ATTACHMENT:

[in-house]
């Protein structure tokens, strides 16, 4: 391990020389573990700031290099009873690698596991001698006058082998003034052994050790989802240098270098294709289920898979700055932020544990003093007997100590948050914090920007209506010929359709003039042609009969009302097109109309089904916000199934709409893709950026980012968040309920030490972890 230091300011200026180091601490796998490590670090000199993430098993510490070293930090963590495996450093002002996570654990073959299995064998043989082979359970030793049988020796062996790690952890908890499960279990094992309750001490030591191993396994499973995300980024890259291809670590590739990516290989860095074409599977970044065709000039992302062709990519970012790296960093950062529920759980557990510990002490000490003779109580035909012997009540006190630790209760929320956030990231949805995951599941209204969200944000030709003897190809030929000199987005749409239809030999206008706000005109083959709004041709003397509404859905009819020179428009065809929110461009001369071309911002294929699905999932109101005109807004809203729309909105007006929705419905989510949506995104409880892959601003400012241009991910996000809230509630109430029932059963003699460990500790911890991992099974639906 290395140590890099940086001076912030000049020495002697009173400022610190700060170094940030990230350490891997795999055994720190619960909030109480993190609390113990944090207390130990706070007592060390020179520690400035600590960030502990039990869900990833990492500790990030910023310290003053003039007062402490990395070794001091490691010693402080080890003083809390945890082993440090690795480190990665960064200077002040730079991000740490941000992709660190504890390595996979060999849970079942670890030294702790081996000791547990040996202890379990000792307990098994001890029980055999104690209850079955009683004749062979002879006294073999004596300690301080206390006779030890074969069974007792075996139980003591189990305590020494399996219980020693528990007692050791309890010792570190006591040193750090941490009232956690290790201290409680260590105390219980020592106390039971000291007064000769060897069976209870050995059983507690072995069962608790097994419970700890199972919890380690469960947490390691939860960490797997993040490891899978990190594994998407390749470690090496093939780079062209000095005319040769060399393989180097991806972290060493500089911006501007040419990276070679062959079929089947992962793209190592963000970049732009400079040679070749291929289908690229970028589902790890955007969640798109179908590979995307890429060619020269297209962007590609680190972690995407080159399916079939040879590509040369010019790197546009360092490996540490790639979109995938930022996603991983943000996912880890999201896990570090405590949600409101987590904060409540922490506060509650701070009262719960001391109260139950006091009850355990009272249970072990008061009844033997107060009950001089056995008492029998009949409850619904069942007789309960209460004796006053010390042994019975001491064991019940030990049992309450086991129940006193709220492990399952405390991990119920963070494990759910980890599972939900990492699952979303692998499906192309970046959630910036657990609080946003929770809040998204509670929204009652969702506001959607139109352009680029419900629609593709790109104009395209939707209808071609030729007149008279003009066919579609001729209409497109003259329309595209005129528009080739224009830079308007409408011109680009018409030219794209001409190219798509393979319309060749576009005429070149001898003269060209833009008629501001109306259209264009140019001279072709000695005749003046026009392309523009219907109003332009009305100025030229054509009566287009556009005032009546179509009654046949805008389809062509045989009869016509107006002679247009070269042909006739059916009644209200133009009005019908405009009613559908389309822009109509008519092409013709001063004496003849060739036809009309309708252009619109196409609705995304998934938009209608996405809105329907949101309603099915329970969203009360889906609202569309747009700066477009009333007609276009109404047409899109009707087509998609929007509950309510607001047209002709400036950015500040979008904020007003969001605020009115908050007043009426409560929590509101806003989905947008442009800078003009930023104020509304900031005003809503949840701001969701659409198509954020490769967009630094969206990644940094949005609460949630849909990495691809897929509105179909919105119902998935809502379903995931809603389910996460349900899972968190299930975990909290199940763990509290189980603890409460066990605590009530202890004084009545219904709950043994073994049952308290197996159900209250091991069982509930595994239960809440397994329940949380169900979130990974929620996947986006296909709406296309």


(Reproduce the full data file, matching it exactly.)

[in-house]
């Protein structure tokens, strides 16, 4: 391990020389573990700031290099009873690698596991001698006058082998003034052994050790989802240098270098294709289920898979700055932020544990003093007997100590948050914090920007209506010929359709003039042609009969009302097109109309089904916000199934709409893709950026980012968040309920030490972890 230091300011200026180091601490796998490590670090000199993430098993510490070293930090963590495996450093002002996570654990073959299995064998043989082979359970030793049988020796062996790690952890908890499960279990094992309750001490030591191993396994499973995300980024890259291809670590590739990516290989860095074409599977970044065709000039992302062709990519970012790296960093950062529920759980557990510990002490000490003779109580035909012997009540006190630790209760929320956030990231949805995951599941209204969200944000030709003897190809030929000199987005749409239809030999206008706000005109083959709004041709003397509404859905009819020179428009065809929110461009001369071309911002294929699905999932109101005109807004809203729309909105007006929705419905989510949506995104409880892959601003400012241009991910996000809230509630109430029932059963003699460990500790911890991992099974639906 290395140590890099940086001076912030000049020495002697009173400022610190700060170094940030990230350490891997795999055994720190619960909030109480993190609390113990944090207390130990706070007592060390020179520690400035600590960030502990039990869900990833990492500790990030910023310290003053003039007062402490990395070794001091490691010693402080080890003083809390945890082993440090690795480190990665960064200077002040730079991000740490941000992709660190504890390595996979060999849970079942670890030294702790081996000791547990040996202890379990000792307990098994001890029980055999104690209850079955009683004749062979002879006294073999004596300690301080206390006779030890074969069974007792075996139980003591189990305590020494399996219980020693528990007692050791309890010792570190006591040193750090941490009232956690290790201290409680260590105390219980020592106390039971000291007064000769060897069976209870050995059983507690072995069962608790097994419970700890199972919890380690469960947490390691939860960490797997993040490891899978990190594994998407390749470690090496093939780079062209000095005319040769060399393989180097991806972290060493500089911006501007040419990276070679062959079929089947992962793209190592963000970049732009400079040679070749291929289908690229970028589902790890955007969640798109179908590979995307890429060619020269297209962007590609680190972690995407080159399916079939040879590509040369010019790197546009360092490996540490790639979109995938930022996603991983943000996912880890999201896990570090405590949600409101987590904060409540922490506060509650701070009262719960001391109260139950006091009850355990009272249970072990008061009844033997107060009950001089056995008492029998009949409850619904069942007789309960209460004796006053010390042994019975001491064991019940030990049992309450086991129940006193709220492990399952405390991990119920963070494990759910980890599972939900990492699952979303692998499906192309970046959630910036657990609080946003929770809040998204509670929204009652969702506001959607139109352009680029419900629609593709790109104009395209939707209808071609030729007149008279003009066919579609001729209409497109003259329309595209005129528009080739224009830079308007409408011109680009018409030219794209001409190219798509393979319309060749576009005429070149001898003269060209833009008629501001109306259209264009140019001279072709000695005749003046026009392309523009219907109003332009009305100025030229054509009566287009556009005032009546179509009654046949805008389809062509045989009869016509107006002679247009070269042909006739059916009644209200133009009005019908405009009613559908389309822009109509008519092409013709001063004496003849060739036809009309309708252009619109196409609705995304998934938009209608996405809105329907949101309603099915329970969203009360889906609202569309747009700066477009009333007609276009109404047409899109009707087509998609929007509950309510607001047209002709400036950015500040979008904020007003969001605020009115908050007043009426409560929590509101806003989905947008442009800078003009930023104020509304900031005003809503949840701001969701659409198509954020490769967009630094969206990644940094949005609460949630849909990495691809897929509105179909919105119902998935809502379903995931809603389910996460349900899972968190299930975990909290199940763990509290189980603890409460066990605590009530202890004084009545219904709950043994073994049952308290197996159900209250091991069982509930595994239960809440397994329940949380169900979130990974929620996947986006296909709406296309």